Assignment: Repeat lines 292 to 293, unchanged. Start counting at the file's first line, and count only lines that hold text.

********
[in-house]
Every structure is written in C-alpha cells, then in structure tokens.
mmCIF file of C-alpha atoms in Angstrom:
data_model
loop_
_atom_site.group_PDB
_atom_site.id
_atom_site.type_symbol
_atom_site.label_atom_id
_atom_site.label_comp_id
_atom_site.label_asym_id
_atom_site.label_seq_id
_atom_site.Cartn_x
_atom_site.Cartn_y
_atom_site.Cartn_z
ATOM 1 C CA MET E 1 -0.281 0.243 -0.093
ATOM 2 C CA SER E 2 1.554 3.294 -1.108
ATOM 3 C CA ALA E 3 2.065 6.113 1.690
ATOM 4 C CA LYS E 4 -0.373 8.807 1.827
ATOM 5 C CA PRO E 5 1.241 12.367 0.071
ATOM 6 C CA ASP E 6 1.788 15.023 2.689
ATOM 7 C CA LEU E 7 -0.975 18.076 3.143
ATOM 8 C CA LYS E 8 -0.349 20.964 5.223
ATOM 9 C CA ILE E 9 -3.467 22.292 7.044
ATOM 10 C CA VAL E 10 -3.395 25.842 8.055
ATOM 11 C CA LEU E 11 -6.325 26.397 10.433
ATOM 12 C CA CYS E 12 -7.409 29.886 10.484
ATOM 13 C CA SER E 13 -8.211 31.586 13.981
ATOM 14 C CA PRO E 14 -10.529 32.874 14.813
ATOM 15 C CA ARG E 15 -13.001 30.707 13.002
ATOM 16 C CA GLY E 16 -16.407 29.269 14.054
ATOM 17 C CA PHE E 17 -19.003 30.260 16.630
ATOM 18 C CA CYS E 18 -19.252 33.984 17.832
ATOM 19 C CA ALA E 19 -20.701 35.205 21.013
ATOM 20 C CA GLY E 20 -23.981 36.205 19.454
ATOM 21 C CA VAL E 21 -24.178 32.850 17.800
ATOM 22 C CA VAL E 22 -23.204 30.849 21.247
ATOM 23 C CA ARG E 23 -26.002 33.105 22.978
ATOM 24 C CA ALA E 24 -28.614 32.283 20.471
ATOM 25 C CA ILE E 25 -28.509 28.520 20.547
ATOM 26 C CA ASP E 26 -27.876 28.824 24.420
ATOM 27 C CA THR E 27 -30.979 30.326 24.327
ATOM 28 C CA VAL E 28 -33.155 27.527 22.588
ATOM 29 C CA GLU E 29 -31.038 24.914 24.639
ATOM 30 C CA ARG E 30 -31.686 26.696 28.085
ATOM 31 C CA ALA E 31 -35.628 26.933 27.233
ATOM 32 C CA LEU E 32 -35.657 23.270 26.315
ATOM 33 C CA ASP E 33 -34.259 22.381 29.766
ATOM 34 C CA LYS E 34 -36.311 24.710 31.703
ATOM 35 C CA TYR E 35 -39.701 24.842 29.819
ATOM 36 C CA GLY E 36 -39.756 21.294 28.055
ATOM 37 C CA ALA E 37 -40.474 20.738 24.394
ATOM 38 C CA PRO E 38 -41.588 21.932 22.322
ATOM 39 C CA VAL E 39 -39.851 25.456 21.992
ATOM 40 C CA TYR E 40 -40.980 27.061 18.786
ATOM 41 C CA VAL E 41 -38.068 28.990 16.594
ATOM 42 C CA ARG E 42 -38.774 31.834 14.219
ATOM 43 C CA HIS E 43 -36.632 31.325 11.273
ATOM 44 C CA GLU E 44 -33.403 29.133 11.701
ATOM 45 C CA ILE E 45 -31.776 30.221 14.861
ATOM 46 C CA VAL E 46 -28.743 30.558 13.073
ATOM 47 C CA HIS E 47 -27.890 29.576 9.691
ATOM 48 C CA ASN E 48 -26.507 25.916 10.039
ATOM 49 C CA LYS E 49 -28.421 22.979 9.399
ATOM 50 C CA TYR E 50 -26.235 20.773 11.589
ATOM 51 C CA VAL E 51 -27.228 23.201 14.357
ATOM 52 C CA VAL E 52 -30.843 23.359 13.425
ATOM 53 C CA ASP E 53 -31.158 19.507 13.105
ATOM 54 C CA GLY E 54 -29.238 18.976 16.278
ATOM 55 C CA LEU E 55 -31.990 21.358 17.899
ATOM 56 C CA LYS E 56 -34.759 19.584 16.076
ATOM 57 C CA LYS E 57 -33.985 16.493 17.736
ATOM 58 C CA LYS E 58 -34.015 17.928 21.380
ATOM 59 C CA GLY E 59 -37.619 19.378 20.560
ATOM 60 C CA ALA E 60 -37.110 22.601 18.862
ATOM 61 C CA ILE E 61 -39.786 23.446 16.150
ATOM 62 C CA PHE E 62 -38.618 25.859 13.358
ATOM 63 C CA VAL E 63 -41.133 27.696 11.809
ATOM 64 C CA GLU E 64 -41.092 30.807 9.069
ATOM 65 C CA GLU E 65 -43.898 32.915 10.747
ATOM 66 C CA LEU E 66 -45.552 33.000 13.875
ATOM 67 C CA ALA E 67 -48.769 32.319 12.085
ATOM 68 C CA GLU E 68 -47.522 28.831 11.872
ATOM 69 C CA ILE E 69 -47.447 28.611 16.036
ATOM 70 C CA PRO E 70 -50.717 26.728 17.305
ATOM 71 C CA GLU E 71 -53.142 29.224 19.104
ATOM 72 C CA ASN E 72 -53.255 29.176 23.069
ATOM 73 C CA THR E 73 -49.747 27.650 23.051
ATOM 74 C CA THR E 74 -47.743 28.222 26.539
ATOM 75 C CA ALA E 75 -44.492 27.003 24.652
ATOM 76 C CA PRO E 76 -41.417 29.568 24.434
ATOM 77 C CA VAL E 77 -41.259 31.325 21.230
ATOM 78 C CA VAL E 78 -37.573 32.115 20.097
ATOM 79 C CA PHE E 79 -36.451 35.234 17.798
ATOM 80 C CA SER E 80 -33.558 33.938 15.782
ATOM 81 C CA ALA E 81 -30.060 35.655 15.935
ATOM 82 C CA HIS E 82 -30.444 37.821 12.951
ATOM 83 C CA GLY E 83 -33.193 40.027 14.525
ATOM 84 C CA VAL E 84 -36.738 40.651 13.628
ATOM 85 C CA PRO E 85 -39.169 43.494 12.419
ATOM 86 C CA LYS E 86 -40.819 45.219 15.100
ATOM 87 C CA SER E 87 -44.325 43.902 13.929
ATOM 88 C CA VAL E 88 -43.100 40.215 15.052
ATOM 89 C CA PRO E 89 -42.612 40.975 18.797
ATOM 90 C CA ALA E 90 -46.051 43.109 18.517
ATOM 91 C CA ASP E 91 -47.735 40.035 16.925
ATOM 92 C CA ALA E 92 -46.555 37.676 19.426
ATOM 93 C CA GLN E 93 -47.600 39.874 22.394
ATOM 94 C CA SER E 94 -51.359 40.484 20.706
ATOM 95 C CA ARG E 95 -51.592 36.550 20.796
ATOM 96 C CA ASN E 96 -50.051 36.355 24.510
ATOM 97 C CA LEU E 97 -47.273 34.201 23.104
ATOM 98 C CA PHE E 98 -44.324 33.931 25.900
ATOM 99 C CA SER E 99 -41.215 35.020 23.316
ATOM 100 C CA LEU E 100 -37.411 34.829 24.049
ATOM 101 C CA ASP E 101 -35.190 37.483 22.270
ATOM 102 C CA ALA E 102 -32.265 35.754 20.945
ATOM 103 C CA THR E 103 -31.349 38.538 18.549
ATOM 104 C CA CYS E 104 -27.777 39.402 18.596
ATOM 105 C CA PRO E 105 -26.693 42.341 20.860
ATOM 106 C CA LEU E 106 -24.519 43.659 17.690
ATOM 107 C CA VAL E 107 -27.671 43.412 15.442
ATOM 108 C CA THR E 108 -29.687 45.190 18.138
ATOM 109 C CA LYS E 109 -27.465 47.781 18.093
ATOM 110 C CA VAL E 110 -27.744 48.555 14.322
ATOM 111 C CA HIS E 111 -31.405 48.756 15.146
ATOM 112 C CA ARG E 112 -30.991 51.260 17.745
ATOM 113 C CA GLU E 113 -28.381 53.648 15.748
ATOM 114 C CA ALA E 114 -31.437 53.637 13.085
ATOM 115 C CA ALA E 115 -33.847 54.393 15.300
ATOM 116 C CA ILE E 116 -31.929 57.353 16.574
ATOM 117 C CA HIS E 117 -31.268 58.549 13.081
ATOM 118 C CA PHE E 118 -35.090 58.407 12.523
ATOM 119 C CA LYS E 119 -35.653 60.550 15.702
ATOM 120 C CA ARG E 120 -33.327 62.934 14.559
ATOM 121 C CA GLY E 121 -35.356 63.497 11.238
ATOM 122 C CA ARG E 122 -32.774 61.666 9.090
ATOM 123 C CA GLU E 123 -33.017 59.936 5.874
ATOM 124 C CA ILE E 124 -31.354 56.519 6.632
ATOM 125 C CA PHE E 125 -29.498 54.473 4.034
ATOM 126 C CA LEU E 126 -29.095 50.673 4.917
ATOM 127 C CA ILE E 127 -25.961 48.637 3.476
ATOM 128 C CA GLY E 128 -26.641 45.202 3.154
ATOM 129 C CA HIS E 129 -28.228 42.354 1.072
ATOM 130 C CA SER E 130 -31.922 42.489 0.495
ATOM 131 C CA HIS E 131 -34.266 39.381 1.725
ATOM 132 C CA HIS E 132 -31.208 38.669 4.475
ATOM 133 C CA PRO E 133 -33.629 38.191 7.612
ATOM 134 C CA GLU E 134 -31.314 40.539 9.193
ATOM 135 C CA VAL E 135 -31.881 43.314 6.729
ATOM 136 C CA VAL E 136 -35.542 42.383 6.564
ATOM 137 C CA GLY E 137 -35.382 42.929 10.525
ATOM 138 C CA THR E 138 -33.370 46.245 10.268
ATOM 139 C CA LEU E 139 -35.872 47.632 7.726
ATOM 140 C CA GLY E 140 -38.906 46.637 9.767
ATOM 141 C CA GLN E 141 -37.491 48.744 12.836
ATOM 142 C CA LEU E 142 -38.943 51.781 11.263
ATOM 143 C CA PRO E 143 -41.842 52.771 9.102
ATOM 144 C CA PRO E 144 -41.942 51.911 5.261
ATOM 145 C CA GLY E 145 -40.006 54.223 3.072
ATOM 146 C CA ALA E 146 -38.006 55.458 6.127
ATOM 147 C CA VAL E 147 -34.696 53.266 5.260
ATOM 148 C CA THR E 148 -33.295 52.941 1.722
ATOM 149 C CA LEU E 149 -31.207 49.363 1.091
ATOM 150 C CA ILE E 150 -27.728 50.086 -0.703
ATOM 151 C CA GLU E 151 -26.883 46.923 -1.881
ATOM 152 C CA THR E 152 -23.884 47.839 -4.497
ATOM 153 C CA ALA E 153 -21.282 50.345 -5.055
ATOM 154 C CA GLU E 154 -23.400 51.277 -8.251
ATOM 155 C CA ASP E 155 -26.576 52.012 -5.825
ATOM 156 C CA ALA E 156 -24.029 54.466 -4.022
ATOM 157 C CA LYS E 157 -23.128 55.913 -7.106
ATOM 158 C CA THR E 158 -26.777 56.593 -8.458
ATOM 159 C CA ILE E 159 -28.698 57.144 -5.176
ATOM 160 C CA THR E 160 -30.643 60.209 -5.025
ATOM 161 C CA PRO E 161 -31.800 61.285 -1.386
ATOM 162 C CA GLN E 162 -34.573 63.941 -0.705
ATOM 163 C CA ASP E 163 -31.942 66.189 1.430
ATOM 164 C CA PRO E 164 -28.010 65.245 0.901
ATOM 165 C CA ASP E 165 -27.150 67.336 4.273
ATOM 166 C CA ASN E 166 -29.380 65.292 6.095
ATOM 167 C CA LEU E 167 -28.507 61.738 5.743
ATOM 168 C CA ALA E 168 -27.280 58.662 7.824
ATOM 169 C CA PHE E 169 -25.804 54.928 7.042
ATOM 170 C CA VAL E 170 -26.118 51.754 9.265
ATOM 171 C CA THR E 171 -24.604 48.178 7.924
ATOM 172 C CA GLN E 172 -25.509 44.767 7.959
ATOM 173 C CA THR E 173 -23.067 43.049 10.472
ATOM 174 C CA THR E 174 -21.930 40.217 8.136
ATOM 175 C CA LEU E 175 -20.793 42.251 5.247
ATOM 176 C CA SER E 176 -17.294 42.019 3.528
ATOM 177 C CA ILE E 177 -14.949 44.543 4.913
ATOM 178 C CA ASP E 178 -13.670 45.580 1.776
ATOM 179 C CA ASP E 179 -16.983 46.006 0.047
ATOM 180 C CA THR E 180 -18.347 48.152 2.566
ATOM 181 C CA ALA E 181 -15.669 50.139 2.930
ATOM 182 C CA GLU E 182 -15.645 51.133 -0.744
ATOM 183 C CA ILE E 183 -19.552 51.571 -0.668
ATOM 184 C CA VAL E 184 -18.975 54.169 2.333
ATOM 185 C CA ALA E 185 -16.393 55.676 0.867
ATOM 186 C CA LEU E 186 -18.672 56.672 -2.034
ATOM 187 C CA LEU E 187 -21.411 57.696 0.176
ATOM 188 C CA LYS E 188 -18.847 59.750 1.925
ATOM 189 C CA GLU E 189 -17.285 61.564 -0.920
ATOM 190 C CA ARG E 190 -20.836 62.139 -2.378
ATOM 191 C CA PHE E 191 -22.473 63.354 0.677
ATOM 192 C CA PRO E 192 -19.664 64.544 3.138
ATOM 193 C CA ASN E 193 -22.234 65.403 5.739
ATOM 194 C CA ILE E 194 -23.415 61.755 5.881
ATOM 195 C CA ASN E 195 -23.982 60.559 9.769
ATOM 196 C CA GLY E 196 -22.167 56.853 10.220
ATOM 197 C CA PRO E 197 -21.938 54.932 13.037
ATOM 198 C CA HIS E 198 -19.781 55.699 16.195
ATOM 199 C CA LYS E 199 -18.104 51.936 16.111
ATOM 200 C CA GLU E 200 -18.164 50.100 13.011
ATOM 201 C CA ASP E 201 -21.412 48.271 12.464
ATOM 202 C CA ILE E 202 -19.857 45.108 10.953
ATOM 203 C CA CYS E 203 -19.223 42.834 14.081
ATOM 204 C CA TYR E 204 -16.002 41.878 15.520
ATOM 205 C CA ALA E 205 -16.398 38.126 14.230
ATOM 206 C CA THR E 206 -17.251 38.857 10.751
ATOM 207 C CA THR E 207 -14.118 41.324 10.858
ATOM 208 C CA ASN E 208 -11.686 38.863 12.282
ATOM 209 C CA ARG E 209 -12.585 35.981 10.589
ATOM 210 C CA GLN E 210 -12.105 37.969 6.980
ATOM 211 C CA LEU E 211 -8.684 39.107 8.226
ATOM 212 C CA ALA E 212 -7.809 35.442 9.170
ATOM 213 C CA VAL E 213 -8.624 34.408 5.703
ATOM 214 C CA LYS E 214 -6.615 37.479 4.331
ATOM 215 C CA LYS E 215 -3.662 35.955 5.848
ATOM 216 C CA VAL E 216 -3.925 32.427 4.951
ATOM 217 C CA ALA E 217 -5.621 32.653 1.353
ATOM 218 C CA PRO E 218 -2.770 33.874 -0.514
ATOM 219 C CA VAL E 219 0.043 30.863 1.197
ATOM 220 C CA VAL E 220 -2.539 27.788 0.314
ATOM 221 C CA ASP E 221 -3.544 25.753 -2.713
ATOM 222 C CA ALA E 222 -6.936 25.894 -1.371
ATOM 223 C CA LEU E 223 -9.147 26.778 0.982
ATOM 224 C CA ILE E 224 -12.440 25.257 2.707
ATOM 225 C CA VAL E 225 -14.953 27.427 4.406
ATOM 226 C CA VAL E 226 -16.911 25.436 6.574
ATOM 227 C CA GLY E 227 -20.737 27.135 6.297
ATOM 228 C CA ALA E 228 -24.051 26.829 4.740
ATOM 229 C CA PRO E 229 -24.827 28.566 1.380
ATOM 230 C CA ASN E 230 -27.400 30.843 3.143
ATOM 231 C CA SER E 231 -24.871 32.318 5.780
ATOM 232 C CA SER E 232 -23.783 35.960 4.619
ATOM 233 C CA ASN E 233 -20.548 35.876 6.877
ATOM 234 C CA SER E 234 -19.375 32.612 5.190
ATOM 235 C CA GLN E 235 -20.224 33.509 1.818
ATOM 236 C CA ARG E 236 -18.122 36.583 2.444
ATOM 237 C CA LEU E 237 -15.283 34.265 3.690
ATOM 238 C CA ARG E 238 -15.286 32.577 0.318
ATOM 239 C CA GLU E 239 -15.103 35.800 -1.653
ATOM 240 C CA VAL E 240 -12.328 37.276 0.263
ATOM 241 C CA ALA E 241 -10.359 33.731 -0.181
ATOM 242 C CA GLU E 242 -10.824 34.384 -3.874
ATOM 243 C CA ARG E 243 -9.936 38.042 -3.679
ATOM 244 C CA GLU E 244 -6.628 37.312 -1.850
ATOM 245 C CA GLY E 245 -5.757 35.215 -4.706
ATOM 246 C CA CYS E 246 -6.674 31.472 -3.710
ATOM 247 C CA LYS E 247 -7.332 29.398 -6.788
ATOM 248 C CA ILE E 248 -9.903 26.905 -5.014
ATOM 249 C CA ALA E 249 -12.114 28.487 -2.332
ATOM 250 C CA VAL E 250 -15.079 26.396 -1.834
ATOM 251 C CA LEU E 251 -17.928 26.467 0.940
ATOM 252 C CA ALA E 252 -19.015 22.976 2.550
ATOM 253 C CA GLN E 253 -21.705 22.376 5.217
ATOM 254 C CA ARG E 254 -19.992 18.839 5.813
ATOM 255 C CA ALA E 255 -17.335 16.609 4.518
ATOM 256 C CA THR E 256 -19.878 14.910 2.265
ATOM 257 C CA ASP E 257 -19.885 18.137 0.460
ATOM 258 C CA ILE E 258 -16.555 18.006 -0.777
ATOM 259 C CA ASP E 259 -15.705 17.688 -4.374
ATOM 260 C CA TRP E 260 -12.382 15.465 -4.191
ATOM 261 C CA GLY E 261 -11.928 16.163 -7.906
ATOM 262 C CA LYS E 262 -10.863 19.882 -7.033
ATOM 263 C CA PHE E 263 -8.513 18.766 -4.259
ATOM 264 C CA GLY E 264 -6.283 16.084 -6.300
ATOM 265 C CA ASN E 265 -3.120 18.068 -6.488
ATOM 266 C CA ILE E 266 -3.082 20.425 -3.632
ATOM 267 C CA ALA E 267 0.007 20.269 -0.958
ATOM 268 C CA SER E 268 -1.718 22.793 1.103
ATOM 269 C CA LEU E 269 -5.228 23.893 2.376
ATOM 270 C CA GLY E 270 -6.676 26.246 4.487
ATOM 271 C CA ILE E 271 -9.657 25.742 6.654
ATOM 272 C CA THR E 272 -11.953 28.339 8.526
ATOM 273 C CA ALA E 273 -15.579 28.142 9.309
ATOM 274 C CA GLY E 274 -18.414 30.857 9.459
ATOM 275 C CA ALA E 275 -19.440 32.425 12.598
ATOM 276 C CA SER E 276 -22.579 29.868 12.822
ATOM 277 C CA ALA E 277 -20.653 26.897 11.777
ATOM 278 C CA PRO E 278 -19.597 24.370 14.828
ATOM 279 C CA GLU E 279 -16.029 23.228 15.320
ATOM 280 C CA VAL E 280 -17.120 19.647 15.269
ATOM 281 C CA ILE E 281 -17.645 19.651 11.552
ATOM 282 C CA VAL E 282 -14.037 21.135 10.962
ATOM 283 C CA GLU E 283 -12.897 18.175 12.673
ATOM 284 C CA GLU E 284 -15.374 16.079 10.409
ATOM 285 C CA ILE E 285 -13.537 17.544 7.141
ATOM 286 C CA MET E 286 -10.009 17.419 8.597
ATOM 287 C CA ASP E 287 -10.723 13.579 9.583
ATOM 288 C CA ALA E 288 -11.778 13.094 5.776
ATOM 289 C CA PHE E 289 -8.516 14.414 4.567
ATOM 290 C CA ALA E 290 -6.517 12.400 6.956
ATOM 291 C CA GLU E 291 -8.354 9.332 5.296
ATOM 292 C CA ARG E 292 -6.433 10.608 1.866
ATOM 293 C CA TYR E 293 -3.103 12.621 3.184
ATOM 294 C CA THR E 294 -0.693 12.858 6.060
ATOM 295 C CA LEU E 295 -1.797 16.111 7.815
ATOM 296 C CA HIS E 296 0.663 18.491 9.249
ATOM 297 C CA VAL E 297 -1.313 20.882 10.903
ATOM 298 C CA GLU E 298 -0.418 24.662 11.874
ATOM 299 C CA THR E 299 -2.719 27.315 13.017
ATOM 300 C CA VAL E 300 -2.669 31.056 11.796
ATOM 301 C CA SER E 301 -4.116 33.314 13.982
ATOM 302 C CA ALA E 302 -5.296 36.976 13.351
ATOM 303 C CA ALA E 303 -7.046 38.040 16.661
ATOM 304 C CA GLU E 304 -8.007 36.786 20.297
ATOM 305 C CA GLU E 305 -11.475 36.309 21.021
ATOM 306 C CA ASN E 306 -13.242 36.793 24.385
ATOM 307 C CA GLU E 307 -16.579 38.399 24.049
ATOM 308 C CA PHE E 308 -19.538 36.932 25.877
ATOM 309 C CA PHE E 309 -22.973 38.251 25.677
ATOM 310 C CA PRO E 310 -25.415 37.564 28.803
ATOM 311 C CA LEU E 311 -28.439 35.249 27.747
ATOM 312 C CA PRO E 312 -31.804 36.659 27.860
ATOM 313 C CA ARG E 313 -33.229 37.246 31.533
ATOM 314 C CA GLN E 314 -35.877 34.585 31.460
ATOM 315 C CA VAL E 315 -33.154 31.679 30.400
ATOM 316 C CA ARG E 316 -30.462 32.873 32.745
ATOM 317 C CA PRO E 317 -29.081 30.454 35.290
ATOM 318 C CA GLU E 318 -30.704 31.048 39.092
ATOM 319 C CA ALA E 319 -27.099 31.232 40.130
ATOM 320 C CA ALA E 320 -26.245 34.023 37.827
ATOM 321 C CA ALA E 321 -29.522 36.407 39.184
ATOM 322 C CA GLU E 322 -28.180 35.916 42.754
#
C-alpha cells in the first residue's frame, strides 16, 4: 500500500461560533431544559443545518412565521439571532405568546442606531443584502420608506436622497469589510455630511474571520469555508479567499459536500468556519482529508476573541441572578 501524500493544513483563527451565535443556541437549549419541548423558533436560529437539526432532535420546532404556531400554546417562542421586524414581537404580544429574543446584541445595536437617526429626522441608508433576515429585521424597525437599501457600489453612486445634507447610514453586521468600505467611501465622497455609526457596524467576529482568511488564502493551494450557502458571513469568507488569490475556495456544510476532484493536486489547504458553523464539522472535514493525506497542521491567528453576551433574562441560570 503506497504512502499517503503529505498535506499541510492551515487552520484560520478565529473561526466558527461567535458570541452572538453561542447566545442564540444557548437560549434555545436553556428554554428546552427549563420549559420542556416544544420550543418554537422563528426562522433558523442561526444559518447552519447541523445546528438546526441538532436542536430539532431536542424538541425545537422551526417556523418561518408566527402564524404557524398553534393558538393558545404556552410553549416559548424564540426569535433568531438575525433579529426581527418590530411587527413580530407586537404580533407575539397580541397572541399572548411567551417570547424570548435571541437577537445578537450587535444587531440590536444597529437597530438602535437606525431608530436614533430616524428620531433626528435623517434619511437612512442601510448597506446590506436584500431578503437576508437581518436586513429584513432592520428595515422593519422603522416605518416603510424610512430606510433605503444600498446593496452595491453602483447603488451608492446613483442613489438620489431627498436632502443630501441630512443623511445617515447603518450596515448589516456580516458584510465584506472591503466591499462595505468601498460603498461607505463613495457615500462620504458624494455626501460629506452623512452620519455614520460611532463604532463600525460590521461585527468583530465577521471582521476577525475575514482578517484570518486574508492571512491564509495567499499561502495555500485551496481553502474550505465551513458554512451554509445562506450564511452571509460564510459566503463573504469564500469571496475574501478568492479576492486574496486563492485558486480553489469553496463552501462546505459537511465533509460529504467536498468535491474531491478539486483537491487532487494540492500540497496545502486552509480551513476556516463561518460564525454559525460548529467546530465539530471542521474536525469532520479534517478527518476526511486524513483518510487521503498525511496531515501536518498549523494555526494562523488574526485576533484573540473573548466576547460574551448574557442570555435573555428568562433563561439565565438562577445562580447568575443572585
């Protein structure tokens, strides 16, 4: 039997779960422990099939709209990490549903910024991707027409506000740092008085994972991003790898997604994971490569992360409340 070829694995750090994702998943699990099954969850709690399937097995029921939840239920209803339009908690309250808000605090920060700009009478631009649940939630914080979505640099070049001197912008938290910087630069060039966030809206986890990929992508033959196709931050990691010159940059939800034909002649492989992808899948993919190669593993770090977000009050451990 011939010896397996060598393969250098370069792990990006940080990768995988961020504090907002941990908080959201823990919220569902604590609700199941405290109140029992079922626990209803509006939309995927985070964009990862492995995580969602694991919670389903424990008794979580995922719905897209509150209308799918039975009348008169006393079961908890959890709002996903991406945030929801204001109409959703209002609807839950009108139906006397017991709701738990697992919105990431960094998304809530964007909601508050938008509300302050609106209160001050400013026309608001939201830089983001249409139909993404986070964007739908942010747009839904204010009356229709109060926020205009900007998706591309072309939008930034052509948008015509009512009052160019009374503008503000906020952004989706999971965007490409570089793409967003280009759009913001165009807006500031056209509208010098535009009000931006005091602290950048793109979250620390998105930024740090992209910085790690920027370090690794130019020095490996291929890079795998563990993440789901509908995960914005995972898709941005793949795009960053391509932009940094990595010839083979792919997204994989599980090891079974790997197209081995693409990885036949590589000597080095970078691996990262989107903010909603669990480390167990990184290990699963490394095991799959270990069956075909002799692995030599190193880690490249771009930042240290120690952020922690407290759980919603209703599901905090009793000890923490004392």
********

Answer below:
ATOM 277 C CA ALA E 277 -20.653 26.897 11.777
ATOM 278 C CA PRO E 278 -19.597 24.370 14.828